I had some pain with eating and bowel movements but figured it was just everything getting readjusted from the pregnancy.  I’m tall, and due to changing my partying ways and exercising had actually lost weight in my pregnancy. I’m one of those people who could have hid it the entire time – I never needed maternity clothes…she just fit around things.  I thought maybe this was why I felt all scrunched up all the time.  I started noticing blood with my stool, but chose to believe that it was from the hemorrhoids I’d developed in  part cause she was born SO fast – and I had some tearing and things, too. 
By the time Jackie was six months old, it was pretty painful to eat – and it was time consuming, too, so I just kind of quit doing it.  Bowel movements were very few and far between and I dreaded them with my entire being as they were excruciatingly painful.  The bowl was full of dark blood each time.  I was exhausted but determined that I could do it myself. I did not need help. I quit nursing as I just couldn’t keep up the volume of milk needed.  Jackie went straight to regular food and thrived.
Once a few more months passed, my mom was on my case – sure that I was anorexic.  Every time I ate I had such horrific pain that it doubled me over.  I went to some doctors to find out what was up and they tested me for things like worms; but generally dismissed it as postpartum depression. I must be depressed being a single mom after all!  This annoyed me tremendously and basically strengthened my resolve to take care of my daughter myself – NOBODY gets to label me!  When I think about how scared I would be as a mom if Jackie was so sick, it makes me really mad at myself for putting my mom through that time. She cared so much and I kind of pushed her away.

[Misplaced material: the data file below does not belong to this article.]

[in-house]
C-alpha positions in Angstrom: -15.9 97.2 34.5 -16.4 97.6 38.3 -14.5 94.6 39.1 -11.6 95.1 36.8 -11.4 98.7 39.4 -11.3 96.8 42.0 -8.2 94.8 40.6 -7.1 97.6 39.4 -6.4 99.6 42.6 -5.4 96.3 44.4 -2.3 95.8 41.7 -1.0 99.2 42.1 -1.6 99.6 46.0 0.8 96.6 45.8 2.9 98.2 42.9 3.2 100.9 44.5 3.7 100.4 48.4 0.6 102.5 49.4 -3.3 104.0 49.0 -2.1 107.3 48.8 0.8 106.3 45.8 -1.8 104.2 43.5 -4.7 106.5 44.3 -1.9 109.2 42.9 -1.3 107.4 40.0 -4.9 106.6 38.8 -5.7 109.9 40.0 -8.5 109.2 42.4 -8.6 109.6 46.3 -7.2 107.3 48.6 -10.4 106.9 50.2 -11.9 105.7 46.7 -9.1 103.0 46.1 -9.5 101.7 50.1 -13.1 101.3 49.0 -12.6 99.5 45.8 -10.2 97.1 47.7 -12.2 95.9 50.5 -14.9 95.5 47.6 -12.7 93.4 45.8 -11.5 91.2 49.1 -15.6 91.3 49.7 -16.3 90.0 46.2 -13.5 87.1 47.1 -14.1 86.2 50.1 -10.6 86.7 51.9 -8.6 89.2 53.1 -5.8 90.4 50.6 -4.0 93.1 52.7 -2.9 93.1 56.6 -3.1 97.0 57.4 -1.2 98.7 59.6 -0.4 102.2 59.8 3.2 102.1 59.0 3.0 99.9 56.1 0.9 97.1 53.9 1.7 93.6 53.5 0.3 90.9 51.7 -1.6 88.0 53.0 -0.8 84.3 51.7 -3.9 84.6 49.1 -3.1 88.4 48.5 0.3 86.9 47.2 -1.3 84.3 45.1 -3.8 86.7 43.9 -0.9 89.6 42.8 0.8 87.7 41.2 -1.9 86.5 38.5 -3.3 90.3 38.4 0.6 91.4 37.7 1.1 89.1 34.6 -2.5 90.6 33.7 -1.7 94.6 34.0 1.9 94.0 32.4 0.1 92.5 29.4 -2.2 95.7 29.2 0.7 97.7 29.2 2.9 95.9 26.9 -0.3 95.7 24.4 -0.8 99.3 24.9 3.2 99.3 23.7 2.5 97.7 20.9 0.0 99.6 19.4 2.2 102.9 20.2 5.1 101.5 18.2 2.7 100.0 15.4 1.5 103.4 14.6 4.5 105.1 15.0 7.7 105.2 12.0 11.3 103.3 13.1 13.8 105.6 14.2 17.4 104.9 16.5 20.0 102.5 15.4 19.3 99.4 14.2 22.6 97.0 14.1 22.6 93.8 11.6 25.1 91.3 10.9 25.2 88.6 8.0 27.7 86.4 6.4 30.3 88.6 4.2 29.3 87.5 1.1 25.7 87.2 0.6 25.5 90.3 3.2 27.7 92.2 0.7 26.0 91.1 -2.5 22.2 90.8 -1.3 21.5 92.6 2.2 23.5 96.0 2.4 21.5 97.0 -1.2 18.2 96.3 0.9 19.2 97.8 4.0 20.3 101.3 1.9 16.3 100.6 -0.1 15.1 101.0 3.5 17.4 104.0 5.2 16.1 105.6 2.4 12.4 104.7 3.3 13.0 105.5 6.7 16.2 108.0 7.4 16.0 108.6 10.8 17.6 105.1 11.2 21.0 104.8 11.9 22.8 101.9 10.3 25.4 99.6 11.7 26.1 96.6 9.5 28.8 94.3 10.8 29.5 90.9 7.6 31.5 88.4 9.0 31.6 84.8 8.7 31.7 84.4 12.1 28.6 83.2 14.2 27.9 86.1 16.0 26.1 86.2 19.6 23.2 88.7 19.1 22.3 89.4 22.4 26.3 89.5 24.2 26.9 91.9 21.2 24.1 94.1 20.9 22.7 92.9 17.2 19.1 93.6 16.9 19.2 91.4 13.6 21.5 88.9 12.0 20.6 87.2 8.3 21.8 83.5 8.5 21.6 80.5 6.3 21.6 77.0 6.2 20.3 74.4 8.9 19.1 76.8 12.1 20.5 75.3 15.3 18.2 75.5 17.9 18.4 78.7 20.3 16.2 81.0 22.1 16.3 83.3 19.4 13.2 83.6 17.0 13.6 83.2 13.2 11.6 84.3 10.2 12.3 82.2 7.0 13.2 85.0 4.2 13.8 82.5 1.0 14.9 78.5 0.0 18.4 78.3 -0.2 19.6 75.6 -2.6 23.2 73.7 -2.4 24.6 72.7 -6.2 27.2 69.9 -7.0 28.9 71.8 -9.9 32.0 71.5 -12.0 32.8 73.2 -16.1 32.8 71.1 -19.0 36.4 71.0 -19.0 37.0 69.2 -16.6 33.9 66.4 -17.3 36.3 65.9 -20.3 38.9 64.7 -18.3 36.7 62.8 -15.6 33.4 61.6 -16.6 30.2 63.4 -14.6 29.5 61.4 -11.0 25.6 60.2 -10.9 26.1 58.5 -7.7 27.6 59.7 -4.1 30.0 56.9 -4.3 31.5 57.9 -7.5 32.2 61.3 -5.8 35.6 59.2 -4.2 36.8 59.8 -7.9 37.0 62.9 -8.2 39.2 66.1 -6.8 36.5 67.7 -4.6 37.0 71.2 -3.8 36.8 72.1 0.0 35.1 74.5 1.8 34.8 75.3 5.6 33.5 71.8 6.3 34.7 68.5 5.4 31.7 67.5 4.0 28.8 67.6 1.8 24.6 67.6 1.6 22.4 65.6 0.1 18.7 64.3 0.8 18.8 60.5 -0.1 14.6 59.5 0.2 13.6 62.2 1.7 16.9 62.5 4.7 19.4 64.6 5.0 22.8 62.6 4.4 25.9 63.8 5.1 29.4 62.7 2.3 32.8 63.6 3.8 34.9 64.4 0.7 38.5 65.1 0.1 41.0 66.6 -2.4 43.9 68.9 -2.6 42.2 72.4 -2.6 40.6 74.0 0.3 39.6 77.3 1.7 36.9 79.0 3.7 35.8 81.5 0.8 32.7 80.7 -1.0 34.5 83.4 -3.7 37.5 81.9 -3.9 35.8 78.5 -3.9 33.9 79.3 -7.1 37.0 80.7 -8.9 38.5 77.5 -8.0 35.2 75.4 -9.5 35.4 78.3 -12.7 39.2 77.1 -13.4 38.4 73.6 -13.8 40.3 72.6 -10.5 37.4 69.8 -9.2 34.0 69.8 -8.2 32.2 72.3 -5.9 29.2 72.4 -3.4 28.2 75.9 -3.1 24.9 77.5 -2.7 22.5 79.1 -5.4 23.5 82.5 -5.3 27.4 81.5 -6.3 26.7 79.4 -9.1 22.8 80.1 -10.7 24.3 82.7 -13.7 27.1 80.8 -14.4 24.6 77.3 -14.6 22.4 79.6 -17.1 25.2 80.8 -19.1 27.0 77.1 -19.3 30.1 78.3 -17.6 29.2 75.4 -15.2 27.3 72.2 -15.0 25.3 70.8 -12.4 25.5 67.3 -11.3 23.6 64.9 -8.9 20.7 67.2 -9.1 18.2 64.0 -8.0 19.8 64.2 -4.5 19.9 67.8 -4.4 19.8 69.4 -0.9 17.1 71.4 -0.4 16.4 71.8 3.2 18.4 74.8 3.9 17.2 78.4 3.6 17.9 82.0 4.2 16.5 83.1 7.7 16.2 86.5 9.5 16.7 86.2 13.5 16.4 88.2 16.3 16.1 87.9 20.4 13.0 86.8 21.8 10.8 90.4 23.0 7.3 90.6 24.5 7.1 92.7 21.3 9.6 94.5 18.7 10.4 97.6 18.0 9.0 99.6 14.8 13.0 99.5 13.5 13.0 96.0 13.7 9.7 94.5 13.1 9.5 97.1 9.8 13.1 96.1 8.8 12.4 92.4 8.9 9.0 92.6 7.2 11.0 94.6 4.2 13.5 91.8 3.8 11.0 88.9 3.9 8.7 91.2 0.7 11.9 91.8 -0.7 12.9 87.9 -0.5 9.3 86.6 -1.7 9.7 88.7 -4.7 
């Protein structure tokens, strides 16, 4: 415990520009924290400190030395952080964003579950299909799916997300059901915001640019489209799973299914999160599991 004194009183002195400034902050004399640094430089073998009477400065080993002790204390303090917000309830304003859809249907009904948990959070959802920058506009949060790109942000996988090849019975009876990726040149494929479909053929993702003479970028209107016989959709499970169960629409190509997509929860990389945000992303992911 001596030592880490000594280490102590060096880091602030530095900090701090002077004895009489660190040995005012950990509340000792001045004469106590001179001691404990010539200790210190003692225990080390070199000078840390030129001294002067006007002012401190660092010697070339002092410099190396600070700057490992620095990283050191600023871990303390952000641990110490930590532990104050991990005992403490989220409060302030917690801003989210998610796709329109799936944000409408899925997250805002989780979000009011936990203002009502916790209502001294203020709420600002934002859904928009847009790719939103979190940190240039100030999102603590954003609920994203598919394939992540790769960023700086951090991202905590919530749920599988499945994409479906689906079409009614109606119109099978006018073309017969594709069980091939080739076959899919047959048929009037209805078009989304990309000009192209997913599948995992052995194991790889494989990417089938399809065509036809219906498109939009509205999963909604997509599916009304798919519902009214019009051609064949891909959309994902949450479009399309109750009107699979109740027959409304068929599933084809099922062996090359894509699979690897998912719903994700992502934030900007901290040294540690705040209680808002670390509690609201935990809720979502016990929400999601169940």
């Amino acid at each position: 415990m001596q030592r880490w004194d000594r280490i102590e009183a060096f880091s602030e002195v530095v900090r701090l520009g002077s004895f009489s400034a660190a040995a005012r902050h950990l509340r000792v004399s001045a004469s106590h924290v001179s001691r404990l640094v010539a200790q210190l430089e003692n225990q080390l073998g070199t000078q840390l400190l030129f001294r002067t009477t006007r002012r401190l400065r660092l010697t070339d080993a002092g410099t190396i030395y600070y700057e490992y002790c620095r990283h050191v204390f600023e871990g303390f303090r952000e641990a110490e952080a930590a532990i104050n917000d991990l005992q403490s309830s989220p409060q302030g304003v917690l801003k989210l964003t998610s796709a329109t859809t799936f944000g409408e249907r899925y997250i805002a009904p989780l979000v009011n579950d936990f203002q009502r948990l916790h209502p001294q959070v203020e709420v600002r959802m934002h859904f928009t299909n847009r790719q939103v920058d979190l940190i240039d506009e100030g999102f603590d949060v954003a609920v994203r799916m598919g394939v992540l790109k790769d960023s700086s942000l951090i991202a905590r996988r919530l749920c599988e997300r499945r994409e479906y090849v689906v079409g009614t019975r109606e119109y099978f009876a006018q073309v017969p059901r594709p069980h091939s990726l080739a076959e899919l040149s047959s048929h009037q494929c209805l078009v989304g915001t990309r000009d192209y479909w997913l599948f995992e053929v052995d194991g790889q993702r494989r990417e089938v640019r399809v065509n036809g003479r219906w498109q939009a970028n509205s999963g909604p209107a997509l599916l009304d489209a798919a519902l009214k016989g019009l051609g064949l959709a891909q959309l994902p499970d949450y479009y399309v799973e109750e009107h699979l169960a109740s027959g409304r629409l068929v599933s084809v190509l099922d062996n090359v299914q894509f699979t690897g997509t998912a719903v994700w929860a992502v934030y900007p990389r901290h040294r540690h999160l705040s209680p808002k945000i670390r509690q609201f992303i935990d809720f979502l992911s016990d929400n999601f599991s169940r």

One day when Jackie was about 15 months old I was walking over some property with a developer who was interested in putting in a new subdivision.  It was an important meeting with terrific ramifications for my career.  All the sudden I could hear the commercial loan officer and the developer talking to me, asking if I was okay, but I couldn’t answer them or respond. I passed out right then and there.  This was the push come to shove moment when I realized I had to find out what was wrong. The bank insisted on it!
A general practitioner in town thought a good place to start would be a colonoscopy so he sent instructions to the hospital and I did the prep and showed up to have the tests.  The next day the GI office called. I wasn’t really even sure what a GI was at that point! I’d been healthy my whole life!  And it wasn’t like now when you jump on the internet to research something…I know that ages me, but it wasn’t!  I was exhausted and sick and trying to take care of my daughter, and frankly scared to know the truth so I was completely na├»ve when the lady on the phone said to come in because they had news for me.  It sounded grim so I said to her, just TELL me!!! And she did.  She said, “You have Crohn’s Disease.” I said what is that?  She said, “well I don’t really know – I’m just a temp.” I said well you have to give me something more than that! She said, well let me look it up… “it says here that it is debilitating and there is no cure.”
I was devastated.  Horrified.  I think she knew then that she had said way too much and she started mumbling all this crap to make me feel better and then trying to cover her butt so she wouldn’t get in trouble.  Anyway, at that point I did the research.  I learned as much about it as I could and knuckled down to get it under control.  It was a lot of medication and a lot of time getting better, but I managed. 
During this time I met my husband.  He was sweet and made me laugh.  He made me feel like a human again and he was wonderful to Jackie.  It felt good to have someone to talk to and be an adult with.  We dated for two years and got married when Jackie was 3.  He adopted her and we were pretty happy.  I will say that even before I married him, I knew he was an alcoholic.  I don’t like to admit this, but it has been part of my healing.  I let it go because I had gone through a time when I drank too much and I quit. Part of me just believed he would, too.  And also, I believe alcoholism is a disease.  I too had a disease.  He was helping me cope with mine, and I would in turn help him cope with his.